July 25, 2020
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Ha Ha For The Enlightenment

These two delightful tales from a modern Telugu master use the trope of time­­travel to provide a stinging critique of the West and the poison of colonialism

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Ha Ha For The Enlightenment
Ha Ha For The Enlightenment
Ha Ha Hu Hu: A Horse-headed God In Trafalgar Square
By Viswanadha Satyanarayana Translated By Velcheru Narayana Rao
Penguin | Pages: 250 | Rs. 399

Viswanadha Satyanarayana is a polarising figure in Telugu literature. For his critics he was obsolete even in his own time—a believer in the value of the ‘Brahminic order of soci­ety’ with its ‘varna hierarchy’—a relic of a dark age, out of place in the 20th cent­ury, better forgotten. For his adm­irers on the other hand, he was the last great poet, who, through his work, made a statement defending ‘Indian culture’ against the rapidly encroaching forces of Western modernity.

Narayana Rao argues that reception of Satyanarayana is frozen on labelling him a traditionalist, any possibility of a more nuanced interpretation being lost “in the din of attacks and counter-attacks” bet­ween his critics and his admirers. In translating the two novellas in this volume, Ha Ha Hu Hu and Vishnu Sharma Learns English, Rao seeks to engender new interest in Satyanarayana by taking him to a wider audience and paving the way for a reinterpretation of the author beyond the labels that he has so far been confined to.

Rao argues for looking at Satyanarayana’s work beyond the binaries of tradition and modernity, but the author himself returns to dwell on the issue, like the ill-effects of modernity.

The first novella, set in early 20th century London, narrates the tribulations of Ha Ha Hu Hu, a Sanskrit-speaking, horse-headed demi-god (Gandharva) who crashlands in Trafalgar Square, having lost his wings. Neither a man nor an animal, the Gandharva defies the classificatory paradigm of post-Enlightenment Europe where man reigns supreme and nature is there for man to use as he sees fit. First caged as an animal to be scientifically examined, his superior intellect and manners force the powers that be to give him entry into their midst (though only by deeming him human, rather than acc­epting the idea of an intelligent animal). Ha Ha Hu Hu is unimpressed by the mat­­erial advancements of Europe, and does not understand the impulse to sea­rch for truth in the material world—for him truth is to be found ‘within’, through tapas. Through the voice of the divine gandharva, Satyanarayana reiterates the trope of a spiritual India versus the ­material West. Obviously, Satyanarayana aims this narrative at Indians enamoured with the West, who court this ignorance to their peril.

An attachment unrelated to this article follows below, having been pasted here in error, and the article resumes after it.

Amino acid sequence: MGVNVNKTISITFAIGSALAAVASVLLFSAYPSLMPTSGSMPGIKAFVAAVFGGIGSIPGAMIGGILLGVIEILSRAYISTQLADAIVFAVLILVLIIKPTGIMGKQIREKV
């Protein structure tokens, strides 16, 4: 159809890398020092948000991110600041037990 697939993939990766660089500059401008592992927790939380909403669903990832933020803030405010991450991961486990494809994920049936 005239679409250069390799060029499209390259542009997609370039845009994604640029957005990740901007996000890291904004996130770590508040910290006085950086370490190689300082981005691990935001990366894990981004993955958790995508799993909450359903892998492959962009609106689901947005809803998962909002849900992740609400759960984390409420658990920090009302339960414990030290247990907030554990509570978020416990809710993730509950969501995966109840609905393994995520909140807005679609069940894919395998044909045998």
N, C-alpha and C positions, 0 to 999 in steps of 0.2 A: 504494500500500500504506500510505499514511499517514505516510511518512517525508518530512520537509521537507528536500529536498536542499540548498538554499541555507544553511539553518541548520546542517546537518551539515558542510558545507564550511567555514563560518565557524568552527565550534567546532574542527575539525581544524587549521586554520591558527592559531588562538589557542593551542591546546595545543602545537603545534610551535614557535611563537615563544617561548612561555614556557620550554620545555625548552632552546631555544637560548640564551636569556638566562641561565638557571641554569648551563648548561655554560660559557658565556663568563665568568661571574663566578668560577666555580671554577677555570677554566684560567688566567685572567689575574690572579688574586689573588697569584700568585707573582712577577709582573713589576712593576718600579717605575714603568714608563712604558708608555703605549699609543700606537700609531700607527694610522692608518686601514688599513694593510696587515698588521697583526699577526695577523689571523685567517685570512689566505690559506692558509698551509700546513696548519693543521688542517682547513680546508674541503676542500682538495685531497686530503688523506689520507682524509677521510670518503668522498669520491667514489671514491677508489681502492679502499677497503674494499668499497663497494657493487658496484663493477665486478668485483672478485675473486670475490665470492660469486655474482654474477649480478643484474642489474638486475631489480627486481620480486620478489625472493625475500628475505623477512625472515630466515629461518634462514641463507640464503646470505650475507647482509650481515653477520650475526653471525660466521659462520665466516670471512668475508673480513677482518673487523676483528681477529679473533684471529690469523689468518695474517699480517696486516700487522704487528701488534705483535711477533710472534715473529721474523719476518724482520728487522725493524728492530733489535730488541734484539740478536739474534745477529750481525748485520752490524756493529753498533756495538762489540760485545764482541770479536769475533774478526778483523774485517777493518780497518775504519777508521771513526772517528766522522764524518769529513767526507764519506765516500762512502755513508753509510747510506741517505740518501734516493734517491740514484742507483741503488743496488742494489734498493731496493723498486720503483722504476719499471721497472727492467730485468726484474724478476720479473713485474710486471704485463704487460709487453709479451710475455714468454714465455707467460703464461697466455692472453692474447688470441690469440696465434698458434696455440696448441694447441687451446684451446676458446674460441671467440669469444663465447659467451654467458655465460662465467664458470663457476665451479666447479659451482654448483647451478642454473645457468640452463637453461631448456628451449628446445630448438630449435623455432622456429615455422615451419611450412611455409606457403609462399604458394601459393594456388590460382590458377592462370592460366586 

Vishnu Sharma Learns English, like Ha Ha Hu Hu, relies on the supernatural, a true outsider perspective, to make its point. Vishnu Sharma, the author of Pan­chatantra, descends from heaven, app­earing in the narrator’s dream, asking him to teach him English, with Tikkanna (one of the authors of the Telugu Mah­abharata) coming along for the ride. The narrative, full of sharp wit, focuses on the detrimental influence of colonialism on the sense of self-worth and identity of the colonised. Vishnu Sharma, a victim of the demands of positivist history, which req­uire him to prove his credentials as the author of Panchatantra, comes to earth to attempt the formidable task.

The narrator, a Telugu lecturer with an MA in Sanskrit, reluctantly starts teaching Vishnu Sharma English. For all his degrees, the narrator is neither a scholar of Telugu nor of Sanskrit, since his med­ium of education was English. Sadly, his English is not much better for that either. His efforts to teach his heavenly visitors English expose his deficiencies—product of a system of education that focuses on rote learning and degrees, he is stymied by the questions about the principles underpinning the language. In their atte­mpts to learn English, Vishnu Sharma and Tikkanna realise that somehow their descendants have lost the power of language: “You do not know English, and neither do you know your Telugu.”

The translation does a good job of translating humour and meaning from Satyanarayana’s heavily idiomatic use of Telugu. Narayana Rao has made a considered choice to leave out some of Satyanaryana’s digressions in his translation of Vishnu Sharma because of their excessively context-specific content. Narayana Rao expends considerable eff­ort setting out an argument for looking at Satyanarayana’s work beyond the binaries of ‘traditionalism and modernism’. For much of his work it is difficult to do so, since Satyanarayana himself frequently returns to reflect on the iss­ues arising from lapses in adhering to traditional roles, and the pernicious eff­ects of embracing modernity. How­ever, Ha Ha Hu Hu and Vishnu Sharma Learns English are among the few of Satyanaryana’s works that make no eff­ort to overtly address the issue of lapses in tradition, allowing the reader to pay attention to other aspects of his thought. The choice of novellas and the elegant translation mesh well to bring us a Viswanadha Satyanarayana very different from what we ‘know’ him to be.

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